This study hypothesizes that credit union success is critically dependent on the credit union’s employees and, in turn, is likely to be strongly colored by the employees’ own perceptions of, and attitudes toward, credit unions. Employees’ beliefs about and attitudes toward credit unions influence their behavior at work and their interactions with credit union members. These same beliefs and attitudes also affect the way employees talk with potential members, family, and friends about credit unions and, hence, play a significant role in employees’ abilities to recruit new members through word of mouth.
What is the research about?
To test this hypothesis, we asked anthropologists John Gatewood, PhD, from Lehigh University, and his colleague John Lowe, PhD, from the Cultural Analysis Group, to ask the following research questions:
- How do employees think about credit unions?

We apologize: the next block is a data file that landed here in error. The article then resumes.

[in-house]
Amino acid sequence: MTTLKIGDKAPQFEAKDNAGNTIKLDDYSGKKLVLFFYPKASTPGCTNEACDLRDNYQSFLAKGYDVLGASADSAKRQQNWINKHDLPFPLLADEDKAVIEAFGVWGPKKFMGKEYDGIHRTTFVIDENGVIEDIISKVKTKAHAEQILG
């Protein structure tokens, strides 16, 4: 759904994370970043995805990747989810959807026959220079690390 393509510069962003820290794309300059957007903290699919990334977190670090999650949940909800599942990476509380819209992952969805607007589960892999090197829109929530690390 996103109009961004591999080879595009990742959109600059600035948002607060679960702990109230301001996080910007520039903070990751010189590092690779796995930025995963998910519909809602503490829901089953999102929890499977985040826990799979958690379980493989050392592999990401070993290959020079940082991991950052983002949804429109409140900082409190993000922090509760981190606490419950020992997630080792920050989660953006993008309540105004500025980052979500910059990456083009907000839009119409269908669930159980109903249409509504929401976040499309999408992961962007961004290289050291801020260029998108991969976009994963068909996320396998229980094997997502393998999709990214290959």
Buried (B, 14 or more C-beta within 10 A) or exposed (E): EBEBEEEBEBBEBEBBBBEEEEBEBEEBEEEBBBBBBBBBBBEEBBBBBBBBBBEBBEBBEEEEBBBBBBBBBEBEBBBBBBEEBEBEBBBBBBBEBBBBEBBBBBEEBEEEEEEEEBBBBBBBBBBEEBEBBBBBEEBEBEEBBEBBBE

- Do they all think about them the same way? What are areas of consensus and of disagreement?
- Do knowledge and attitudes toward credit unions vary in a meaningful way among credit unions?
- How deep does their commitment to the ideology of credit unions go—is it understood, is it internalized, how does it affect behavior?
- What are the implications of employee performance, and how is the image of credit unions projected to members?
What are the credit union implications?
Differentiation is the process of distinguishing one offer from other offers, to make it more attractive to a particular target market. Many firms, especially in the financial services industry, present hollow claims on differentiation. But credit unions are truly different. This study indicates that differentiating factors map very well to what many people view as the ideal financial institution. In short, credit unions have a unique story to tell, and like most really good stories, it takes time to get the pitch right. If you agree with the hypothesis of this research study, getting the pitch right is critical to credit union growth, success, and awareness.